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Fix hanging SSH connections to Cisco equipment #198
I've been asked by my employer to build a configuration management workflow using Trigger. Our network has around 60 active remote sites, with mostly Cisco switches and routers, and Trigger has worked pretty well for us so far.
The only irritant is that the SSH connections sometimes hang indefinitely without connecting. For most bits of equipment it's a roughly 10% chance, but today I found a router which has about 95% repeatability. So after some state-of-the-art asynchronous debugging (aka. injecting a lot of stack traces and crying), I found out that it was a Conch problem: the Cisco SSH server needs to have sent the first message before the client bombards it with Kex information (as per http://twistedmatrix.com/pipermail/twisted-python/2009-September/020352.html), or else it hangs.
Seeing as it's been 5 years and neither Cisco or Twisted seem to have fixed this, I've made a patch to fix this in TriggerSSHTransport.
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Short version: we've had a lot of success in managing our Linux environments with Salt, so we've extended Trigger's NetDevices tree to be more like Salt pillars/states, and wrote a Cisco config generator in Jinja that feeds off NetDevices.
Basically we have a few hundred network devices out in the field, quite a few of which were unknown to the current ops team until we began scanning sites with PRTG/nmap. Thanks I guess to the Cisco Way of administration, there was no configuration management; changes were deployed manually line-by-line. Whatever was running in the field was the definitive (and sometimes only) copy of the config. Most of those config rollouts are old, inconsistent and have plenty of residual cruft (e.g. ancient sources for DNS/NTP, ports changed and left with the wrong description, utility ports that were originally user-facing and still have VoIP subnet + QOS crap attached...).
We're slowly moving towards a model where NetDevices contains all of the device-specific config in a structured template-friendly format (e.g. interface definitions), and can be pushed through a template to produce a full Cisco config. For rolling it out, we have a workflow script which shows the proposed changes to the device's config to make it match the template output ("show archive config differences [HTTP URL of template output] system:running-config"), then after confirmation carries out those changes ("configure replace [HTTP URL of template output] list").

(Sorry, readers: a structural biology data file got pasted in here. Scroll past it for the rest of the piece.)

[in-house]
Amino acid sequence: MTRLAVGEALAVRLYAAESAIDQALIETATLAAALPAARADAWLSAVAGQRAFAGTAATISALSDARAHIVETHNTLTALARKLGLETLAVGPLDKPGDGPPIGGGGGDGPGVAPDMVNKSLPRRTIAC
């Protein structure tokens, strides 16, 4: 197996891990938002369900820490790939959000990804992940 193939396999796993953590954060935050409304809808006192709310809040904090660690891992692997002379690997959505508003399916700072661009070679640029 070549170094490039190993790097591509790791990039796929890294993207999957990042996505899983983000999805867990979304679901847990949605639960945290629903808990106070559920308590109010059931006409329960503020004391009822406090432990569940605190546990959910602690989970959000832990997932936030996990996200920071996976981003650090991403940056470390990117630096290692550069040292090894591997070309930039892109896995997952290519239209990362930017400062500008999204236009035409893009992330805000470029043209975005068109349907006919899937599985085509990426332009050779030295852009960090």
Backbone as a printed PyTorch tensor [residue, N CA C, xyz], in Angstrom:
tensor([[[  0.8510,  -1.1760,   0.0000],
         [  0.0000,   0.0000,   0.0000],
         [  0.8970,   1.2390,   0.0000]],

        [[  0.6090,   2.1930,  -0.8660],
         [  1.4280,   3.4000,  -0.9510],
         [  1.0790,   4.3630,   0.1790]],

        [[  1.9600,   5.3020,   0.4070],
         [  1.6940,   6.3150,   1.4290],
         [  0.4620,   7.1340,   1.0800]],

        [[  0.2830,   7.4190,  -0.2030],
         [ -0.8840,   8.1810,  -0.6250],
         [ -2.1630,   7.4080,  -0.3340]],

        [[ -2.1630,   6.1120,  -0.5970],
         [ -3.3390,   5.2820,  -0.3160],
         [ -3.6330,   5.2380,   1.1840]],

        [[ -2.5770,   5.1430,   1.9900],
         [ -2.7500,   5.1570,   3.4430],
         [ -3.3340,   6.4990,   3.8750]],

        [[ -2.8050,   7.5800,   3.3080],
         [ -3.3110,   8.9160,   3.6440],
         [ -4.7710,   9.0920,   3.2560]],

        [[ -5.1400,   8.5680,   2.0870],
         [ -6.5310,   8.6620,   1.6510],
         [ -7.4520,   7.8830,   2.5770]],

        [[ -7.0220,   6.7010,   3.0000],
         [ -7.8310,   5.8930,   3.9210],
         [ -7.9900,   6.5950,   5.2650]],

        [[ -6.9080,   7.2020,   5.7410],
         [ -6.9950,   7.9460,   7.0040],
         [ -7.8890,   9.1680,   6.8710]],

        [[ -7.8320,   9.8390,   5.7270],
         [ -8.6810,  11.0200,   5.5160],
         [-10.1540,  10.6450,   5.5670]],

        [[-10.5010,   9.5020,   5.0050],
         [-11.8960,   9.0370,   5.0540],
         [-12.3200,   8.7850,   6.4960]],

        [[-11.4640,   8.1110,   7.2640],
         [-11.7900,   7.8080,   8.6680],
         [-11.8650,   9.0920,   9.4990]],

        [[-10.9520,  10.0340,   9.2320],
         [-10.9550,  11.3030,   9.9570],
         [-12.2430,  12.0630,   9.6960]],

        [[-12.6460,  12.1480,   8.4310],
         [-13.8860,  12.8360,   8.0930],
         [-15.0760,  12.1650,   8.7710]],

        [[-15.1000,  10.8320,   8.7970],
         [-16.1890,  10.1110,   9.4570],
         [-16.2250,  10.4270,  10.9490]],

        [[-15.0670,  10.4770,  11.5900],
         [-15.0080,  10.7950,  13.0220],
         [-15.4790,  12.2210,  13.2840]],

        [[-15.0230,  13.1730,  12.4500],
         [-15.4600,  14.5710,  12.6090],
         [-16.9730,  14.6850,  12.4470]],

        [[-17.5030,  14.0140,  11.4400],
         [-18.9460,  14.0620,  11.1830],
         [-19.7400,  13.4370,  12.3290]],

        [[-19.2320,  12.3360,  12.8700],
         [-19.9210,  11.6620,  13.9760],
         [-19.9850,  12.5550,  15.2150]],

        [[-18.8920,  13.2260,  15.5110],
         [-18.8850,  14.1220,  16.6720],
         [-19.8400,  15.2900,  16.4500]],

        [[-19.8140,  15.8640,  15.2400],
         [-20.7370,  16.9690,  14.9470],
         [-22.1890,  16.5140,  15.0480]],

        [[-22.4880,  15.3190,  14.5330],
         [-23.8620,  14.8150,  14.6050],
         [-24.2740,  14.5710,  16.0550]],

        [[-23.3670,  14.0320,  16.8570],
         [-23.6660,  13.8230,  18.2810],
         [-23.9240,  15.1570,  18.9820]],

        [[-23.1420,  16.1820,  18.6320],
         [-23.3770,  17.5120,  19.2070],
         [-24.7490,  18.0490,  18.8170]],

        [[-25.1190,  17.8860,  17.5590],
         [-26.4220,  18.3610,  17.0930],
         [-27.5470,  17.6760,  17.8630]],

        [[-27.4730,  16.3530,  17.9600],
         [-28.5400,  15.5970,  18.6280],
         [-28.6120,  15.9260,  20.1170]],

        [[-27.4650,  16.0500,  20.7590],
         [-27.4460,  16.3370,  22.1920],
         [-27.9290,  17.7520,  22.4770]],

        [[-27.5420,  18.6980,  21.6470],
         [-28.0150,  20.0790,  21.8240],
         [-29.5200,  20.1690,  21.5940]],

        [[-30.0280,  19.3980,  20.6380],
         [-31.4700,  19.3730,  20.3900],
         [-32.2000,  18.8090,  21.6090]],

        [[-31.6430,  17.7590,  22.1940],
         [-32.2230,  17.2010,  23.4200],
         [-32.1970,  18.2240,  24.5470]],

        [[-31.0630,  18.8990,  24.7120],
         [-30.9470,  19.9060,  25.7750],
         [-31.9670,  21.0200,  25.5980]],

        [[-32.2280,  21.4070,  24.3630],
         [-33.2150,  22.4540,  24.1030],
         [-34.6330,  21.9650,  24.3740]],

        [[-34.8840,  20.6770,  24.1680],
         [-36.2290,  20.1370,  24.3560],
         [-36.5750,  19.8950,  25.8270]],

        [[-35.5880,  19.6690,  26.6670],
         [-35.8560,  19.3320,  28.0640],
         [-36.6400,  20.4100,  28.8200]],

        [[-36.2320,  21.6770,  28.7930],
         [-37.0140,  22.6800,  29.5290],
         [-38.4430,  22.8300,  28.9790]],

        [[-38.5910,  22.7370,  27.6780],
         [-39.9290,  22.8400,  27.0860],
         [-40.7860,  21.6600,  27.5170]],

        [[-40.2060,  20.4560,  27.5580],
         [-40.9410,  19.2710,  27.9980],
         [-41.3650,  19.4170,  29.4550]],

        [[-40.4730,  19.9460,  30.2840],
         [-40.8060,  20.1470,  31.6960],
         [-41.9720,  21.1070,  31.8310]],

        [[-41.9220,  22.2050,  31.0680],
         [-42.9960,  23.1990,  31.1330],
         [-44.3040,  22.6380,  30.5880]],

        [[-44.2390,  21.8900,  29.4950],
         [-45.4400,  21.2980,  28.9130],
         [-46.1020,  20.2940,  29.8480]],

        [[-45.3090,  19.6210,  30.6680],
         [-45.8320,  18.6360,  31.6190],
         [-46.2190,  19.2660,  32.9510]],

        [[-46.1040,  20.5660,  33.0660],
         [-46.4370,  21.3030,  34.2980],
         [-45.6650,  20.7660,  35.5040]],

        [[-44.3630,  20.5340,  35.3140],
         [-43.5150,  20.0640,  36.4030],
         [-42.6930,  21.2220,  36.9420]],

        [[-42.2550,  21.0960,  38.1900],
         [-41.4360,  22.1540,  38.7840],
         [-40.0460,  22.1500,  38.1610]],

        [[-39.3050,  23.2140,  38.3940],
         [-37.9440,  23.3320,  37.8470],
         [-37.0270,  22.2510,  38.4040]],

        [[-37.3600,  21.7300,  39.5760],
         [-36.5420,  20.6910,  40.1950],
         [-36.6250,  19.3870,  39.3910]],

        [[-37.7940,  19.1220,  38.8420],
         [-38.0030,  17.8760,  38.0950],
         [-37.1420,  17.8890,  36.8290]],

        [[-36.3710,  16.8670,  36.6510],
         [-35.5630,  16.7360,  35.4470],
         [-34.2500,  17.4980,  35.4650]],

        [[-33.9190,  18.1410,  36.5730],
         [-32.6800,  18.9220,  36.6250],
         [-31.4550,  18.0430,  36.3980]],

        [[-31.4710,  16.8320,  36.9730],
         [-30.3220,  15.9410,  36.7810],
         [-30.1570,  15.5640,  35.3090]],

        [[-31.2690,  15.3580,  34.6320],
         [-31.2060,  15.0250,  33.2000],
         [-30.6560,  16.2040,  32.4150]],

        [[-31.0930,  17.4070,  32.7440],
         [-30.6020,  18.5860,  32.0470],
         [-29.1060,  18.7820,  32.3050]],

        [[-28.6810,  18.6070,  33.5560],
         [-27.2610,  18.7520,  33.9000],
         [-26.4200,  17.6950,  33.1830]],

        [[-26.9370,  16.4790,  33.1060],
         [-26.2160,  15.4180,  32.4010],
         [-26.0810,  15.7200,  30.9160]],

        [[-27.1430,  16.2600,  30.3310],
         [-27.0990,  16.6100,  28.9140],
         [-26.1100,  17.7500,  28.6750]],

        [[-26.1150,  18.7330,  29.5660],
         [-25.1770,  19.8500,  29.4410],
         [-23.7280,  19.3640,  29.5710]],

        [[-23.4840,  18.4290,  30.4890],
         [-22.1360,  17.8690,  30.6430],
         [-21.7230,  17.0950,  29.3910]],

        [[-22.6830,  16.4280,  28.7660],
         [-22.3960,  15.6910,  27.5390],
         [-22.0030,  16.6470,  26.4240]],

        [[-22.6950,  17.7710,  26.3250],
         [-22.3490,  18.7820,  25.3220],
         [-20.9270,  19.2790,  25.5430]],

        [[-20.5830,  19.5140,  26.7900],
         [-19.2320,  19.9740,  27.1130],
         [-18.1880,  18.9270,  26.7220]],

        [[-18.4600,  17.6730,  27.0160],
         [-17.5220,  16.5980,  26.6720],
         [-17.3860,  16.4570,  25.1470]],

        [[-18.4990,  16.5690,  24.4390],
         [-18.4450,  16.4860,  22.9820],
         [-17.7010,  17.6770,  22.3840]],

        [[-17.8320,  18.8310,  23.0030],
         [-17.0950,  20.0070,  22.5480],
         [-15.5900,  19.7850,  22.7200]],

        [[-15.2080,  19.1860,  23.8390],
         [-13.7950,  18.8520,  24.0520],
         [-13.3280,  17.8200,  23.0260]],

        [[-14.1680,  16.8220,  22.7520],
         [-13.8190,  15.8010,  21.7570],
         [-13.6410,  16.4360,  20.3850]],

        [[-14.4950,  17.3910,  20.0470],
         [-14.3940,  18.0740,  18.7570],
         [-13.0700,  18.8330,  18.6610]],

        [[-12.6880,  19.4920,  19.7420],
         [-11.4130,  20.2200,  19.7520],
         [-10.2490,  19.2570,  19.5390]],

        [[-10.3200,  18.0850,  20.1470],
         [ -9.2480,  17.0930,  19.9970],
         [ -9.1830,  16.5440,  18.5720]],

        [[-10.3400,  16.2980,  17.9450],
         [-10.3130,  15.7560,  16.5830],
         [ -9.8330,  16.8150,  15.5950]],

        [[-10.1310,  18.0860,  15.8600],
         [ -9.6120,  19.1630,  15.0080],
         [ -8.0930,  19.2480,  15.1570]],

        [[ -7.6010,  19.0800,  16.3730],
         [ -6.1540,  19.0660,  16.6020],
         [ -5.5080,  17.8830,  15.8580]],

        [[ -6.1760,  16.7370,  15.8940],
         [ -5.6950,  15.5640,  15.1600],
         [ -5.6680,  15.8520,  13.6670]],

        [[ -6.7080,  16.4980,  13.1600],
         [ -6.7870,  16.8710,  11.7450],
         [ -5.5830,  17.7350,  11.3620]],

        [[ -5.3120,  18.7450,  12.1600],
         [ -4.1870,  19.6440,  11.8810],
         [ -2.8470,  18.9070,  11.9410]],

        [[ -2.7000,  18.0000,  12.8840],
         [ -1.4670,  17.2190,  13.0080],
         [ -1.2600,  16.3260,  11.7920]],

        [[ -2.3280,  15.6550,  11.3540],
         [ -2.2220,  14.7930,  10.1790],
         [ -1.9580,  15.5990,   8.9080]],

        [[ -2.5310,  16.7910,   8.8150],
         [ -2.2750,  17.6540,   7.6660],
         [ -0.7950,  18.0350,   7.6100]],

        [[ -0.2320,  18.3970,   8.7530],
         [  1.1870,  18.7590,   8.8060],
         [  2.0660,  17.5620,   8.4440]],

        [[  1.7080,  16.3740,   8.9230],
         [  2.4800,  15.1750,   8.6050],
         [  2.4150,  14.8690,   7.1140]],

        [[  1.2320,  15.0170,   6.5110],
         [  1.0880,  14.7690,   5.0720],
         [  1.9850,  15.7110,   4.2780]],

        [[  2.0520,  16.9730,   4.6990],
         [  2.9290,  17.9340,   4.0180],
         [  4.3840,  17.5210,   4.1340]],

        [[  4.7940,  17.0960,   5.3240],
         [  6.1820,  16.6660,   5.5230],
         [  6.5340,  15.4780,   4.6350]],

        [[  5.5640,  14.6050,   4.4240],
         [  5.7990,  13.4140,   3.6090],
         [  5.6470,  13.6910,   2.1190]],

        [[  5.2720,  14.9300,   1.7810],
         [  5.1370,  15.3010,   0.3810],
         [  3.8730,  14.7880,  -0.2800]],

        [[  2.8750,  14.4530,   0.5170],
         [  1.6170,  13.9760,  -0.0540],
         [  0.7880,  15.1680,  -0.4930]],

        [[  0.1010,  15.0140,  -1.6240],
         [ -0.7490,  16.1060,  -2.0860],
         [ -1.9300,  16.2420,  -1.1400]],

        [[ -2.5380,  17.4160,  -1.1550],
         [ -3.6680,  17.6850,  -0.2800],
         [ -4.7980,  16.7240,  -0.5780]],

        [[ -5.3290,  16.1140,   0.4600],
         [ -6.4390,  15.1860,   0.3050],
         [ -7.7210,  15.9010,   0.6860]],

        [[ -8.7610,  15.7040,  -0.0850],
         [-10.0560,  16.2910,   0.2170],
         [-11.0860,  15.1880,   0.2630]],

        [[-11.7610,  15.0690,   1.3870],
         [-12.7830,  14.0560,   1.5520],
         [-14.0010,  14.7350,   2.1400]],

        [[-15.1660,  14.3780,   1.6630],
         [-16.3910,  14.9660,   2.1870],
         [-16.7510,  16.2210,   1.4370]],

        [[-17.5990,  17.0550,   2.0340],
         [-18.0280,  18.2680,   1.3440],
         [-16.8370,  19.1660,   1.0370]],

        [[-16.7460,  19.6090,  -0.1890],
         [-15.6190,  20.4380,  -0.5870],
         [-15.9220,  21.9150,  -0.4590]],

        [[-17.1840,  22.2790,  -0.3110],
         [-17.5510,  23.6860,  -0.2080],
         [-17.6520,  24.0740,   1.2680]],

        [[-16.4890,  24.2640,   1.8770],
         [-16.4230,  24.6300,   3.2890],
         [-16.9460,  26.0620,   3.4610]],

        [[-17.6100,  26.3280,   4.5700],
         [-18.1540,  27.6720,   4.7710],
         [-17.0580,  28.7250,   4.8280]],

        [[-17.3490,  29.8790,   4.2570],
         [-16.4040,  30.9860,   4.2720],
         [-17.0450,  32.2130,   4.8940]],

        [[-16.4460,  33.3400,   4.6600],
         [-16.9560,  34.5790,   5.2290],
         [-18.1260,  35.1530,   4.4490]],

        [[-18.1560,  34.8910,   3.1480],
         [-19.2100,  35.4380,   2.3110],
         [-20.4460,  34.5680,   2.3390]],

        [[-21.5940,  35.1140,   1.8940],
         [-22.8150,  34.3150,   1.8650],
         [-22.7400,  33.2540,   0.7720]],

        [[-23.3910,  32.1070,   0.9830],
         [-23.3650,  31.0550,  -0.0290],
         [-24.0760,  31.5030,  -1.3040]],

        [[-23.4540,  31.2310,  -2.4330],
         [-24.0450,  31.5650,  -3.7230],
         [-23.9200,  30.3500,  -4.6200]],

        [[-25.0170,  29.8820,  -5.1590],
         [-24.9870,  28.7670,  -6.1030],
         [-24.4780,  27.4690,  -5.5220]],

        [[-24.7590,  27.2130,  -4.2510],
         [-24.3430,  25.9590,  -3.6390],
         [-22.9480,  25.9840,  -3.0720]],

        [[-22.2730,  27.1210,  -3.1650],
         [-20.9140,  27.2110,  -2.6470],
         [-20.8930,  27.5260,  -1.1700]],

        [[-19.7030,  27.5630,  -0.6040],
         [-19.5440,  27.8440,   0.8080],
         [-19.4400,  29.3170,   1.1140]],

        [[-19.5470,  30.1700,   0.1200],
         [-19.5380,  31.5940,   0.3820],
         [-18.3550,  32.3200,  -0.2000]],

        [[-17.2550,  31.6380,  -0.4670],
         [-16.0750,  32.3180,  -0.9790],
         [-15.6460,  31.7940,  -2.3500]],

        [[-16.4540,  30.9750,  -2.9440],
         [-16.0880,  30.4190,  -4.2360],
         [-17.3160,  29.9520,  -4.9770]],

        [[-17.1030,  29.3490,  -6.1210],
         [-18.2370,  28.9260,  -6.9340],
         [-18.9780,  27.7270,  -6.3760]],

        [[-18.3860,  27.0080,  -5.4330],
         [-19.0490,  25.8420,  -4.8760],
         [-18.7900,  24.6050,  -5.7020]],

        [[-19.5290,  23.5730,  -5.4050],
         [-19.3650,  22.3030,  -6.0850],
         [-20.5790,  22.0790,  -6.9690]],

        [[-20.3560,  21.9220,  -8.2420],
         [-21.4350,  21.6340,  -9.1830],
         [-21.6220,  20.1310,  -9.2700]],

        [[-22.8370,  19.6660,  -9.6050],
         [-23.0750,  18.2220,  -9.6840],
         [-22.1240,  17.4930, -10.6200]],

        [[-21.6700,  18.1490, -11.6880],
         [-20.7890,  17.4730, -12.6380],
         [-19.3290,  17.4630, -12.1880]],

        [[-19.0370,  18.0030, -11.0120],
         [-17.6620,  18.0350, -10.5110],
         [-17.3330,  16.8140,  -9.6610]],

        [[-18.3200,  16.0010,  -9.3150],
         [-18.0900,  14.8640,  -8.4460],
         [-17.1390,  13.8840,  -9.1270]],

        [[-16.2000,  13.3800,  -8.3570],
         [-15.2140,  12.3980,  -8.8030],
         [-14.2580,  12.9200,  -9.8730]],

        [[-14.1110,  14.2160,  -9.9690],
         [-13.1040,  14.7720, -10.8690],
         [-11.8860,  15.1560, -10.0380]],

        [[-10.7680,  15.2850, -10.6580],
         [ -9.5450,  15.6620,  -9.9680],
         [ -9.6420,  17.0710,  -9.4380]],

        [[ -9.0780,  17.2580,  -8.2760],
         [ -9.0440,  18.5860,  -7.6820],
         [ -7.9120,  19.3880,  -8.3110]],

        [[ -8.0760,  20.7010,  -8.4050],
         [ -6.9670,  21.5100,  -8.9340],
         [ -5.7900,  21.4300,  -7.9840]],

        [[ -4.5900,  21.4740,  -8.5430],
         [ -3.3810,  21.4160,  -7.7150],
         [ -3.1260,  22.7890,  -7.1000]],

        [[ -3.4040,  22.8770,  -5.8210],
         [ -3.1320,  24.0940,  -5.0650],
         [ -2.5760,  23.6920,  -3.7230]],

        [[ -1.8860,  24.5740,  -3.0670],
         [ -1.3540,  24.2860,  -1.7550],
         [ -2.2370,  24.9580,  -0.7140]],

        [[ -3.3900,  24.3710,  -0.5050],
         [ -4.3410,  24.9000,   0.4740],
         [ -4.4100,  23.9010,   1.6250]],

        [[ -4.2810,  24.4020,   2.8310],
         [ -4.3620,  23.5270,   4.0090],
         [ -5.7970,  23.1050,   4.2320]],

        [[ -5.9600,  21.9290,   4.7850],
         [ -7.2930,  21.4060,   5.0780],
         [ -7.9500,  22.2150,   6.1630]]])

We have other plans for this (e.g. hooking into our ESB for device reporting/tracking), but for now this is pretty great. Thanks for releasing such a mind-bogglingly useful framework, I really hope it catches on.
@scottp-dpaw Sorry about the delayed response. I think I need to fix my email.
I would love to see what you've done with NetDevices to make it more like Salt's pillars/states. Is that something you can share?! And the Cisco generator fed from ND, too? Hello!
That model you're working towards is one that I have been trying to work on for a while. I am really happy to know that you're doing exactly that and using Trigger to do it. This is the kind of stuff I think would be really beneficial to the Trigger community.
I would love to talk about this in more depth, with as much as you're willing to share. Please consider joining us on IRC!
#trigger on irc.freenode.net